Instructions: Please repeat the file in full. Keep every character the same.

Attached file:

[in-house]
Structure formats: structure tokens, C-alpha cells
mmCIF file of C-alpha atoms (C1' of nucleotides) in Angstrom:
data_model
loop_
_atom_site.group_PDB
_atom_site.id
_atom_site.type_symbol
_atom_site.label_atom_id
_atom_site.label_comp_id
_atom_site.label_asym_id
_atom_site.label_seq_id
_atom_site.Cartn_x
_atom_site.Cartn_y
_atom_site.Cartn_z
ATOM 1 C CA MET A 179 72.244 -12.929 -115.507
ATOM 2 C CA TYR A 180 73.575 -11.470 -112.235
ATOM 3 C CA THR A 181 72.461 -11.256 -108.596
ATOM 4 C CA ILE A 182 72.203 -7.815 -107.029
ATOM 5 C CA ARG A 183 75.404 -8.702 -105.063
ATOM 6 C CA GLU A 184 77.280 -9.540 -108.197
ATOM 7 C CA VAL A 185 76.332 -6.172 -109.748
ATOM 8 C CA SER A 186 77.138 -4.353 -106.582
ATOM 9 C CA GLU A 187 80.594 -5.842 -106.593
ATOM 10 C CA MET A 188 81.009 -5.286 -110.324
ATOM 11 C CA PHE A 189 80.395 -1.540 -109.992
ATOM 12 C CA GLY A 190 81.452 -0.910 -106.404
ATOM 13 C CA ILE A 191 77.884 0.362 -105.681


[in-house]
Structure formats: structure tokens, C-alpha cells
mmCIF file of C-alpha atoms (C1' of nucleotides) in Angstrom:
data_model
loop_
_atom_site.group_PDB
_atom_site.id
_atom_site.type_symbol
_atom_site.label_atom_id
_atom_site.label_comp_id
_atom_site.label_asym_id
_atom_site.label_seq_id
_atom_site.Cartn_x
_atom_site.Cartn_y
_atom_site.Cartn_z
ATOM 1 C CA MET A 179 72.244 -12.929 -115.507
ATOM 2 C CA TYR A 180 73.575 -11.470 -112.235
ATOM 3 C CA THR A 181 72.461 -11.256 -108.596
ATOM 4 C CA ILE A 182 72.203 -7.815 -107.029
ATOM 5 C CA ARG A 183 75.404 -8.702 -105.063
ATOM 6 C CA GLU A 184 77.280 -9.540 -108.197
ATOM 7 C CA VAL A 185 76.332 -6.172 -109.748
ATOM 8 C CA SER A 186 77.138 -4.353 -106.582
ATOM 9 C CA GLU A 187 80.594 -5.842 -106.593
ATOM 10 C CA MET A 188 81.009 -5.286 -110.324
ATOM 11 C CA PHE A 189 80.395 -1.540 -109.992
ATOM 12 C CA GLY A 190 81.452 -0.910 -106.404
ATOM 13 C CA ILE A 191 77.884 0.362 -105.681